On the face of it, liberal arguments for gun control are utterly irrational, with no redeeming value whatsoever, except, perhaps, the good intentions that we charitably allow are genuine. The internal inconsistencies of the arguments, and the complete detachment from reality that they represent, leave one baffled. The position can be understood, however, if you lay hold of the central guiding principle that drives all the rest of it.
Let’s consider some of the strange things that are often said in favor of gun control. The first one is one that will gain new significance by the end of this essay. It goes basically like this: we need gun control laws to prevent gun-related crime. The argument is plainly incoherent–a person who is prepared to commit a gun-related crime is already prepared to circumvent any additional laws. The actual effect of any gun control laws must always be the disarmament of law-abiding individuals (the only ones who would obey such laws) and rendering them defenseless against those who, by definition, could not care less about gun control laws.
Another argument invokes ‘public health.’ It certainly is true that in regions with a disarmed citizenry, gun-related homicides drop. But other crime rates increase, such as assault and battery, rape, and so on. It’s not that the numbers of violent criminals decrease. If anything, more criminals are emboldened to use violence, because they have less to fear from their victims.
But the public health argument rings especially hollow when we look in vain for the kind of outrage at car accidents, drownings, stabbings, etc, that we see with gun incidents. In the face of such disproportionate reactions, I find this CDC database a good reality check.
And finally, the vapid inconsistency of the pro-gun control position is laid bare when we ask them how it is they plan on enforcing such laws, or preventing terrorism, or standing up to hostile foreign states, when all three categories are chock full of “gun totin'” ‘bitter clingers.’ And then we find out that the liberals aren’t opposed to guns so much as they are opposed to guns in private hands. The Government can have as many as they like.
There is a big problem with this. The ‘Government’ is still composed of humans, and humans, whether in the government or not, are just as fallible as any other human. The idea that the Government (read: humans) could become emboldened to murder, assault, or rape the citizenry should it be disarmed is deemed laughable by liberals, despite the clear testimony of history that this is more the rule than the exception. And by history I include, like, as recently as last week.
The greatest public health threat involving lethal force is not the school shooter, or the mobster, or the thug. Go ahead and do the math if you like. Add up all ‘private’ homicides that you can document and compare it to ‘murder by government’. The latter far surpasses the former in every century of human history. Despite this verifiable fact of history, there is still cackling when it is proposed that such a thing could ever happen in the so-called ‘civilized’ countries, such as the U.S., U.K., Canada, Australia, and so on. But there are reasons why these countries are ‘civilized,’ and it has a lot to do with checks and balances–nearly all of which have been stripped away, or are being stripped away, in every country named. The values that made these countries ‘free’ have in many ways been outright repudiated by moderns. ‘Murder by Government’ may happen overnight, but the conditions that make it possible in the first place sometimes stew for decades.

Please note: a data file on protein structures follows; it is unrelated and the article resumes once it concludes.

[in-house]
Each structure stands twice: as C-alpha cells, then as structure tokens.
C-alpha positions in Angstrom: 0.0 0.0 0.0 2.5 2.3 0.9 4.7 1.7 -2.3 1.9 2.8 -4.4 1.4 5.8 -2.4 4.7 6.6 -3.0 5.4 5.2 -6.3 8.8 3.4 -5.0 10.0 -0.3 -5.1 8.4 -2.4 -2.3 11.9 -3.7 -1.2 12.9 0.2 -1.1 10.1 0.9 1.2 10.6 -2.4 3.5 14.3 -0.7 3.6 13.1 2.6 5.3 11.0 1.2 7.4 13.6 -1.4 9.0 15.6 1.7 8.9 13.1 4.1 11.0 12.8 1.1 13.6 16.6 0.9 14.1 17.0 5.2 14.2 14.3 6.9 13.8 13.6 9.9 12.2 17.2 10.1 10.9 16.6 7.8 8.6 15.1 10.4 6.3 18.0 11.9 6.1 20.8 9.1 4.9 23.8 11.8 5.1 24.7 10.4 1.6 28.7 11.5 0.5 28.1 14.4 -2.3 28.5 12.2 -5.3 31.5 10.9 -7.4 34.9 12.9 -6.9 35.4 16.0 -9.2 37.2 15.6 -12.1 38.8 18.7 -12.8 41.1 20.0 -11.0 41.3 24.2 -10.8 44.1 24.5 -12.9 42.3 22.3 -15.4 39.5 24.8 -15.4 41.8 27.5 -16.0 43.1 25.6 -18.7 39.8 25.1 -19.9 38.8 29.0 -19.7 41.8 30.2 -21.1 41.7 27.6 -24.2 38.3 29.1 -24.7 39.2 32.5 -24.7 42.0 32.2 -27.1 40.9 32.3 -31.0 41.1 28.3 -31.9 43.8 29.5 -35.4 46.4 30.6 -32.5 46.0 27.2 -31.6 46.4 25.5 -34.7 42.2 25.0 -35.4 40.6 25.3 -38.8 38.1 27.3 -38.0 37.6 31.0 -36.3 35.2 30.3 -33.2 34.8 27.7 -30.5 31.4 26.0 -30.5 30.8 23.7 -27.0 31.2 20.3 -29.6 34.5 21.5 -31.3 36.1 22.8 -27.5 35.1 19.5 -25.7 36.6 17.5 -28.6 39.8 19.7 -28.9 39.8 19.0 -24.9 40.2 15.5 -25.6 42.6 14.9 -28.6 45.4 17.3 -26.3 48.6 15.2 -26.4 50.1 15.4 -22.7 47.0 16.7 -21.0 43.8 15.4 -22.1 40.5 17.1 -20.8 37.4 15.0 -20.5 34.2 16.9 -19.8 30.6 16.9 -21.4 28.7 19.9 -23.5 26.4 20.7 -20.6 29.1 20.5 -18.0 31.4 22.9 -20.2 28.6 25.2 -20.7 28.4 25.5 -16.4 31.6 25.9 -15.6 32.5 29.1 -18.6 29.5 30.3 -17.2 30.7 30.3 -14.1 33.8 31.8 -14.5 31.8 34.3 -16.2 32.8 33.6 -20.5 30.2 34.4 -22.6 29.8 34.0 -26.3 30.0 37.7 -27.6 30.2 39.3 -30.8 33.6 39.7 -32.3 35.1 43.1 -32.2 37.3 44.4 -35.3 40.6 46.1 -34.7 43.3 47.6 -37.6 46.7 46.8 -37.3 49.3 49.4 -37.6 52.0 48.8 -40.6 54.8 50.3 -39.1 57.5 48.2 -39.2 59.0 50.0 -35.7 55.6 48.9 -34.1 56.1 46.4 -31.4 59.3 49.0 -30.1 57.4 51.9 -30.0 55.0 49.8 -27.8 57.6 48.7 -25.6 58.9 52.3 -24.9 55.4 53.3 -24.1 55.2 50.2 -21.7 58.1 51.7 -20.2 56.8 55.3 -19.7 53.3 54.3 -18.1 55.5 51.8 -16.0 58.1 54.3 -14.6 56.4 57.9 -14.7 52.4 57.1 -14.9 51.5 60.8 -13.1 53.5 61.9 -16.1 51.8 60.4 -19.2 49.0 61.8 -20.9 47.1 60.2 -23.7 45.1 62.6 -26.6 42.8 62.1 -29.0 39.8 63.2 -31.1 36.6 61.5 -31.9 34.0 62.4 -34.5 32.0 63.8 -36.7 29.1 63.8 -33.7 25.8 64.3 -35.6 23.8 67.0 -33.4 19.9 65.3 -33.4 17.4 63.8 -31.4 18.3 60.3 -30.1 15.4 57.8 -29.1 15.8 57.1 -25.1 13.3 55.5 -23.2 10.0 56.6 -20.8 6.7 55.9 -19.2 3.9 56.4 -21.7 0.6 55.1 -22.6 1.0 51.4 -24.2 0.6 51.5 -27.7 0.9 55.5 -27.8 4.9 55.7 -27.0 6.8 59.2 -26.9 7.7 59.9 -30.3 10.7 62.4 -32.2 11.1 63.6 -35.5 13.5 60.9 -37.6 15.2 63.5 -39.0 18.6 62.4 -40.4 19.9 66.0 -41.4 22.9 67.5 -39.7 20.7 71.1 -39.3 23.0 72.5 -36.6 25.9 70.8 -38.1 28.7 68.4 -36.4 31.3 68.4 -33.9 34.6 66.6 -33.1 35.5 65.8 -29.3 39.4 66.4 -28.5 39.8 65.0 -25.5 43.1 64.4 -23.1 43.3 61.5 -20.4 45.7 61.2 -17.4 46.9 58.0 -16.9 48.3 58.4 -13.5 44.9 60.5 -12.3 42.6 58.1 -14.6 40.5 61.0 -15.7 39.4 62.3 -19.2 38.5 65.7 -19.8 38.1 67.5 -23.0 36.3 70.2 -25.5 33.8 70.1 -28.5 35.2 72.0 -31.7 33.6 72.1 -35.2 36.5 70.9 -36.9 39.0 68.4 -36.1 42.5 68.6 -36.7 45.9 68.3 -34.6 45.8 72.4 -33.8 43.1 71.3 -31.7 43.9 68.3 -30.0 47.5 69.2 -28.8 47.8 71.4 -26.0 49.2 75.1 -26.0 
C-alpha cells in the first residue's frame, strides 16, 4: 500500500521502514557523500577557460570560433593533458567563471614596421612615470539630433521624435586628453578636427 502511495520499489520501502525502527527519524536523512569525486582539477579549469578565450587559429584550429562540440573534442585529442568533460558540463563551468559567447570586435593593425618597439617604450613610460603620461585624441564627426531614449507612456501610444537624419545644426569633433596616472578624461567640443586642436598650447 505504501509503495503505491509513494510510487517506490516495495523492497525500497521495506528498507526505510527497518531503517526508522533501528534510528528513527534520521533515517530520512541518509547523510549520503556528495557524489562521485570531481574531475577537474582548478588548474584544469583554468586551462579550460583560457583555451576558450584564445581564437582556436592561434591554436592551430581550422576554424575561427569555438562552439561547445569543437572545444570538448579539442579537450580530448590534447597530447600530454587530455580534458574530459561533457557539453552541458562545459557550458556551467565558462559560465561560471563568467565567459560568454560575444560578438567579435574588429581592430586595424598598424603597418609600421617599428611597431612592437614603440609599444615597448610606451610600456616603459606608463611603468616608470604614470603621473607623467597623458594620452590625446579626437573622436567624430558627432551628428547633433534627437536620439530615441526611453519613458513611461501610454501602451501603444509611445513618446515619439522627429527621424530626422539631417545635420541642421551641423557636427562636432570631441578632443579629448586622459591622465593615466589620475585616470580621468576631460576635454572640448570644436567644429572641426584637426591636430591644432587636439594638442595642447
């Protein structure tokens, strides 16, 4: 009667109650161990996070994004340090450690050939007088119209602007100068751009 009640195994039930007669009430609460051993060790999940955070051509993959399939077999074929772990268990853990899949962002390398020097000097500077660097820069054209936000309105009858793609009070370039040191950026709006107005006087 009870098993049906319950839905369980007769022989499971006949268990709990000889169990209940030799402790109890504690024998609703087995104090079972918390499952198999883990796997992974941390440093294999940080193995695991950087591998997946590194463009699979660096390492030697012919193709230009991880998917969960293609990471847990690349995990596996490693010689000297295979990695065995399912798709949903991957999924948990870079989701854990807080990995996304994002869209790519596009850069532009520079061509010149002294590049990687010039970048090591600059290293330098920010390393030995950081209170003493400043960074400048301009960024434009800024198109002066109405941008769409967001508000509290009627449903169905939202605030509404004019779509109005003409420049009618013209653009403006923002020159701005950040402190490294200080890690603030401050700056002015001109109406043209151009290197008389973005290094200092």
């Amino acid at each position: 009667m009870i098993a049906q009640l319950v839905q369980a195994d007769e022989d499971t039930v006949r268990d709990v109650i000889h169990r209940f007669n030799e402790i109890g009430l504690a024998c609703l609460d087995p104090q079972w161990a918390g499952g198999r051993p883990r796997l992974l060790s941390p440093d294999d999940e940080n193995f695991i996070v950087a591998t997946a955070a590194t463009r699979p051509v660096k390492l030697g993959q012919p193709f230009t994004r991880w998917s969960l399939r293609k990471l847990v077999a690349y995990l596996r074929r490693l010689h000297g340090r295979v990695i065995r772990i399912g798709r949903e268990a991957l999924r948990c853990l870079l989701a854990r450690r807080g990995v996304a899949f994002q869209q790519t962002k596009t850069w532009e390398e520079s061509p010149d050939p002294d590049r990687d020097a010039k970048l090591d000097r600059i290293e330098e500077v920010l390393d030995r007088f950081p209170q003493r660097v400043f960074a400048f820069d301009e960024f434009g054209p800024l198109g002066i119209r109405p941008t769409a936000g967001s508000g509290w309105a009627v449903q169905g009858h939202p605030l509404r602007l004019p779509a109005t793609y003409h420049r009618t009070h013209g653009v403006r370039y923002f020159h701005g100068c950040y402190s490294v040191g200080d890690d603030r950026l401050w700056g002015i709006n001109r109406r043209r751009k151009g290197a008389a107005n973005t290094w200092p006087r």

So, how is it that liberals have no objection to an armed government but pull their hair out if private individuals want to be able to defend themselves and their families? Why can’t they accept very simple, virtually self-evident logical truisms, such as ‘law breakers won’t obey gun laws’? Let me explain.
The reason why they contort themselves so violently to avoid obvious truths is because there is one Obvious Truth that they fear most of all.
To concede that the force of law is inadequate to check human violence is to concede that there is something very sick about the human race. Liberals tend to view humans as just another kind of animal, a herd, if you will, that can be managed by careful conditioning. Think Pavlov and his dog. If you just pass a law, they think, they can, through indoctrination and public health campaigns, end crime, increase happiness, and so on. Humans don’t actually function this way, and never will, but to acknowledge this is to acknowledge certain facts about what it means to be human that undercut their entire worldview.
Their allowance that the government will have to be armed represents a pragmatic concession to reality that simultaneously reflects their hope in Progress. The reality is that the world is filled with tyrants, dictators, corrupt generals, roaming militia armies, terrorists, and the like, and not even the silliest liberal believes that these people will lay down their weapons just because someone wags their finger at them. Thus, they reluctantly allow that the government must be armed for the same reason that gun rights people believe that they need to be armed: despite whatever we wish were the case, there are bad people out there that can only be stopped by violence, or the threat of violence, that is equal to that which the bad people would themselves like to inflict.